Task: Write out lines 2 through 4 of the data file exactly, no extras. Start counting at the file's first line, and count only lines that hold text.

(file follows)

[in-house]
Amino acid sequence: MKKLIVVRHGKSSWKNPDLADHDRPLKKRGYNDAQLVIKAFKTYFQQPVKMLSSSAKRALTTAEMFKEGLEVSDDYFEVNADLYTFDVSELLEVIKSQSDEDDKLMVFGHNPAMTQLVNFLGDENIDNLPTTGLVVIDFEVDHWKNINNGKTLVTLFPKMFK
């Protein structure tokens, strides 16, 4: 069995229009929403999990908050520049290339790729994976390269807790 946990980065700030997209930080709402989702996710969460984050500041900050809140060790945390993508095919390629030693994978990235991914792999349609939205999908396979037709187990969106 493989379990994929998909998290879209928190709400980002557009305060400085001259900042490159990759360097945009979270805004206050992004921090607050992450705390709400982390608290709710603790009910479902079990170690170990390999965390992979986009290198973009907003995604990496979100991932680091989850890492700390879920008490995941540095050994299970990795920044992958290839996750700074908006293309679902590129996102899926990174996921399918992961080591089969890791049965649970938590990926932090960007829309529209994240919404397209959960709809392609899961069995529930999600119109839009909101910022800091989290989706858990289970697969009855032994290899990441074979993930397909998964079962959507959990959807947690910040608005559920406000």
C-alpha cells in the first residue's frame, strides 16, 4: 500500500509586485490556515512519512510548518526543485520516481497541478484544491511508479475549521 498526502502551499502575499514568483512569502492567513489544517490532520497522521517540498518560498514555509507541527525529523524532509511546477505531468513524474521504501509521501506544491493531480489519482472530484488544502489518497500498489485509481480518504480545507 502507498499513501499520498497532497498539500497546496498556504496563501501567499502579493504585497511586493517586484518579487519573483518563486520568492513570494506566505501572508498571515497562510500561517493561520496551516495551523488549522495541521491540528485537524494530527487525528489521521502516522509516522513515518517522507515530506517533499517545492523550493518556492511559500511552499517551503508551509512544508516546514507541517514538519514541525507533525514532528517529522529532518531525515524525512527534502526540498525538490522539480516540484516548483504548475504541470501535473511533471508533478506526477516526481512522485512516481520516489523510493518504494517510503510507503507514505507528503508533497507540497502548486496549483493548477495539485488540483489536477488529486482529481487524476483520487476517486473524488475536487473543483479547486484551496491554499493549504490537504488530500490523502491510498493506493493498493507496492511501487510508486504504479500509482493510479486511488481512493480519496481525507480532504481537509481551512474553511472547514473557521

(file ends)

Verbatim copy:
Amino acid sequence: MKKLIVVRHGKSSWKNPDLADHDRPLKKRGYNDAQLVIKAFKTYFQQPVKMLSSSAKRALTTAEMFKEGLEVSDDYFEVNADLYTFDVSELLEVIKSQSDEDDKLMVFGHNPAMTQLVNFLGDENIDNLPTTGLVVIDFEVDHWKNINNGKTLVTLFPKMFK
């Protein structure tokens, strides 16, 4: 069995229009929403999990908050520049290339790729994976390269807790 946990980065700030997209930080709402989702996710969460984050500041900050809140060790945390993508095919390629030693994978990235991914792999349609939205999908396979037709187990969106 493989379990994929998909998290879209928190709400980002557009305060400085001259900042490159990759360097945009979270805004206050992004921090607050992450705390709400982390608290709710603790009910479902079990170690170990390999965390992979986009290198973009907003995604990496979100991932680091989850890492700390879920008490995941540095050994299970990795920044992958290839996750700074908006293309679902590129996102899926990174996921399918992961080591089969890791049965649970938590990926932090960007829309529209994240919404397209959960709809392609899961069995529930999600119109839009909101910022800091989290989706858990289970697969009855032994290899990441074979993930397909998964079962959507959990959807947690910040608005559920406000």
C-alpha cells in the first residue's frame, strides 16, 4: 500500500509586485490556515512519512510548518526543485520516481497541478484544491511508479475549521 498526502502551499502575499514568483512569502492567513489544517490532520497522521517540498518560498514555509507541527525529523524532509511546477505531468513524474521504501509521501506544491493531480489519482472530484488544502489518497500498489485509481480518504480545507 502507498499513501499520498497532497498539500497546496498556504496563501501567499502579493504585497511586493517586484518579487519573483518563486520568492513570494506566505501572508498571515497562510500561517493561520496551516495551523488549522495541521491540528485537524494530527487525528489521521502516522509516522513515518517522507515530506517533499517545492523550493518556492511559500511552499517551503508551509512544508516546514507541517514538519514541525507533525514532528517529522529532518531525515524525512527534502526540498525538490522539480516540484516548483504548475504541470501535473511533471508533478506526477516526481512522485512516481520516489523510493518504494517510503510507503507514505507528503508533497507540497502548486496549483493548477495539485488540483489536477488529486482529481487524476483520487476517486473524488475536487473543483479547486484551496491554499493549504490537504488530500490523502491510498493506493493498493507496492511501487510508486504504479500509482493510479486511488481512493480519496481525507480532504481537509481551512474553511472547514473557521